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Irukandji
 
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English as She is Spoke

25 March 2012, 15:17

Are we developing a new language? Do you also get the impression that some South Africans are speaking in a foreign tongue?

A few decades ago the manner in which Afrikaans people spoke English, reflected their lack of understanding of the language. This was especially true of those from farms and rural areas. They grew up in fairly closed communities – with little or no exposure to the manner in which the British language was spoken; and without many opportunities in which to practice speaking the “Rooitaal.”

But even those Afrikaners who had to use English on the public platform, seemed reluctant to speak BBC English. I distinctly remember the harsh, guttural sounds coming from Nat politicians (and dominees) when they made their mind-numbing speeches over the radio and television.

It was as if they wanted to show that they had little use – and even less respect – for the language of the people who once declared war on their forefathers; and who put women and children into concentration camps.

The way in which a white, Afrikaans “konstabel,” from the SA Police used to speak English, became a standing joke.

Times have changed. Nowadays most Afrikaners speak more acceptable English; softer – with a less distinct dialect and accent. Maybe because the Boer War is finally forgotten and all is forgiven? Who knows?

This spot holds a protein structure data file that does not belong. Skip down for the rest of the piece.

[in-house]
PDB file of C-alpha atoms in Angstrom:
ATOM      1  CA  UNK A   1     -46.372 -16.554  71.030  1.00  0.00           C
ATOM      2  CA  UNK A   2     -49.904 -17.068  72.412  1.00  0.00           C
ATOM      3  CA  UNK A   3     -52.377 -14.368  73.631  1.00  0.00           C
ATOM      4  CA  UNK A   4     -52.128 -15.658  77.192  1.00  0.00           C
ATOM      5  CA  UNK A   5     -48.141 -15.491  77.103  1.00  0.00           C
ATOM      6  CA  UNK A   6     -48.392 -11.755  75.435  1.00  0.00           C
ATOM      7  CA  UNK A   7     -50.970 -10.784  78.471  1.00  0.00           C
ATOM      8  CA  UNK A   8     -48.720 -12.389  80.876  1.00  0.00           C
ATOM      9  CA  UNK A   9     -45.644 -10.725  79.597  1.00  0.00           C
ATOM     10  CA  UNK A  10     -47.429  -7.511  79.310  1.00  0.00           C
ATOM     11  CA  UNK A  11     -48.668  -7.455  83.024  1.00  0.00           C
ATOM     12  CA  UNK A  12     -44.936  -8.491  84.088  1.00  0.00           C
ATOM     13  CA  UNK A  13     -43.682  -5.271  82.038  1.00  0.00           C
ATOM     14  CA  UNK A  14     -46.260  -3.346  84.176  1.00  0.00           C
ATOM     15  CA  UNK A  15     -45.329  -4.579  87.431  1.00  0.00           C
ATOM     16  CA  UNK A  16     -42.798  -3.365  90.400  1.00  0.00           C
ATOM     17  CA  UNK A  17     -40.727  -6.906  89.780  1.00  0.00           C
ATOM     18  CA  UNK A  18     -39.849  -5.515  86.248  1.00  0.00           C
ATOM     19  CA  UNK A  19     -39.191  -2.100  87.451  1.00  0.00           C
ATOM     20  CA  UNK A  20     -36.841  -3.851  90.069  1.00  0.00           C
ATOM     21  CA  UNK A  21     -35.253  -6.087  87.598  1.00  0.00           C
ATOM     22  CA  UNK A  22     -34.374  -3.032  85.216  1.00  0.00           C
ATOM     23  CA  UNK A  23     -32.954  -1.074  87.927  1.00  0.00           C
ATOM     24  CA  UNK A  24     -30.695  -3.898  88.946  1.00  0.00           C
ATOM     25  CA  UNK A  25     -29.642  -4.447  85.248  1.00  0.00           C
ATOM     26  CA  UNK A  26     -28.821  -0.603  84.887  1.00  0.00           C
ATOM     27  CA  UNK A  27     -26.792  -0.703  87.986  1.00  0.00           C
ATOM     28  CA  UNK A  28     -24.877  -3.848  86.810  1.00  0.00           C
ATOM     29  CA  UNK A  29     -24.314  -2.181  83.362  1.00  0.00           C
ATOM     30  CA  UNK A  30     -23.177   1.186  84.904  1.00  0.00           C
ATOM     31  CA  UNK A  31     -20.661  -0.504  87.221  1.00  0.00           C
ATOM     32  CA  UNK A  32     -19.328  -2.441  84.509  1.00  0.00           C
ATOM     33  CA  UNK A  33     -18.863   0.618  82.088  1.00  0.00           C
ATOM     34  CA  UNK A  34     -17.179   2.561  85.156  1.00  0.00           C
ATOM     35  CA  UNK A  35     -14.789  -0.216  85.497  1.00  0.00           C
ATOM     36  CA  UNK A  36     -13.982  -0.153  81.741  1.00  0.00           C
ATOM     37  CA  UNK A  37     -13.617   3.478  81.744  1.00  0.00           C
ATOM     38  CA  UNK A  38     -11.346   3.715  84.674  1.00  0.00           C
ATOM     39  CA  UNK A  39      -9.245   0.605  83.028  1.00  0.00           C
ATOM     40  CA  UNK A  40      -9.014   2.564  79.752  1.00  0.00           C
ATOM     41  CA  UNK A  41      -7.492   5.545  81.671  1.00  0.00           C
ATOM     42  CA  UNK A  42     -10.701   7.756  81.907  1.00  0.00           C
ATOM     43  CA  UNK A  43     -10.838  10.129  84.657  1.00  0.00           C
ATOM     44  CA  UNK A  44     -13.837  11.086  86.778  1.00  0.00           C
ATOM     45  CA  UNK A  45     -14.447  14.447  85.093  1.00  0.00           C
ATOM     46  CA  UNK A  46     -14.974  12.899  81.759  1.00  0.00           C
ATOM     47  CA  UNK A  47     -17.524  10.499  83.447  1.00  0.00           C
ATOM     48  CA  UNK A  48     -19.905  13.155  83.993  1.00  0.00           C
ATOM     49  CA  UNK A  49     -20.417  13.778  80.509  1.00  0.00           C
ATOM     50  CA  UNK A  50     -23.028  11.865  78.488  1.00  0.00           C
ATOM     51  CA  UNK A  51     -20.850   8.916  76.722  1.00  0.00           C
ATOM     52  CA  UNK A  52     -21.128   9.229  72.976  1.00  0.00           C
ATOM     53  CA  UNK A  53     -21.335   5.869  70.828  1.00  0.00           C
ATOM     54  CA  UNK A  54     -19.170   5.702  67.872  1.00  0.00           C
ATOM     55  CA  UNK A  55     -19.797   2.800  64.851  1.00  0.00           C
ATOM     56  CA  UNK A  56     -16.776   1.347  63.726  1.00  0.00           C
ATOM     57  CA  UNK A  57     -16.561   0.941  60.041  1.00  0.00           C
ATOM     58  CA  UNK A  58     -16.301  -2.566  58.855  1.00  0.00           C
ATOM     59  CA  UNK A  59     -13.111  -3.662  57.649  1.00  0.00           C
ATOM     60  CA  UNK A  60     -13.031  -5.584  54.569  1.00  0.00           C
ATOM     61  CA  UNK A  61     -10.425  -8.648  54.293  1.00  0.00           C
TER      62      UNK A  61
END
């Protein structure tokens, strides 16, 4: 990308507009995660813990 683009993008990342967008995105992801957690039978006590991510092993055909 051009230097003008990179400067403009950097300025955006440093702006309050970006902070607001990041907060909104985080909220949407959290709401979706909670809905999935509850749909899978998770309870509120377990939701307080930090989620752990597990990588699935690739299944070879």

Some time ago, the guy from our gardening services came to me and said that he wanted bed seat. At first I thought he wanted a place to rest his weary bones, but after some close questioning it finally dawned on me that he wanted bird seed; for the bird feeder in our garden.

Since then, I have been listening closely to the way my fellow Africans speak English. I am convinced that, like the Afrikaners, their reasons for articulating English words the way they do, are very similar. Firstly, English is a language that was forced upon them. Then: isolated communities, lack of exposure to proper English pronunciation, incompetent English schoolteachers, and no real feeling or respect for the language. Or maybe thinking that it is cool to speak Kasi language? (And maybe just a little hatred for the colonialists?)

We are all familiar with the following wets (words): lennas (learners), teechas (teachers), wekkas (workers), sokka (soccer), cheeps (chips), and Malema’s favourite: pee pull (people).

I sometimes feel as if I can scream blue medda, when some hutless jennaleest, repotting on the rye-otts over seevass deelee varry, tells us that all the putties and other roll playas will meet around the taybull to discuss the challeenjhas.

The pee pull always have a long leest of issues which they wish to communicate in the converzation: chobs, free electree suttee, Arrdeepee howzees, and the creamaneel ellie munts – peppa traytas from other countries – who steal their chobs.     

Finally, I leave you with these wets, as a putting shot: If you feel like committing medda – try to rememba that it has always been hut to educate the pee pull in all the countries that have been conquered (and lost) throughout history.

Now try saying: “The rain in Spain falls mainly on the plain.”

“The rain in Spain falls mainly on the plain.”

By George, you’ve got it!

Capital! Jolly nice show! There’s a good chap, whot?

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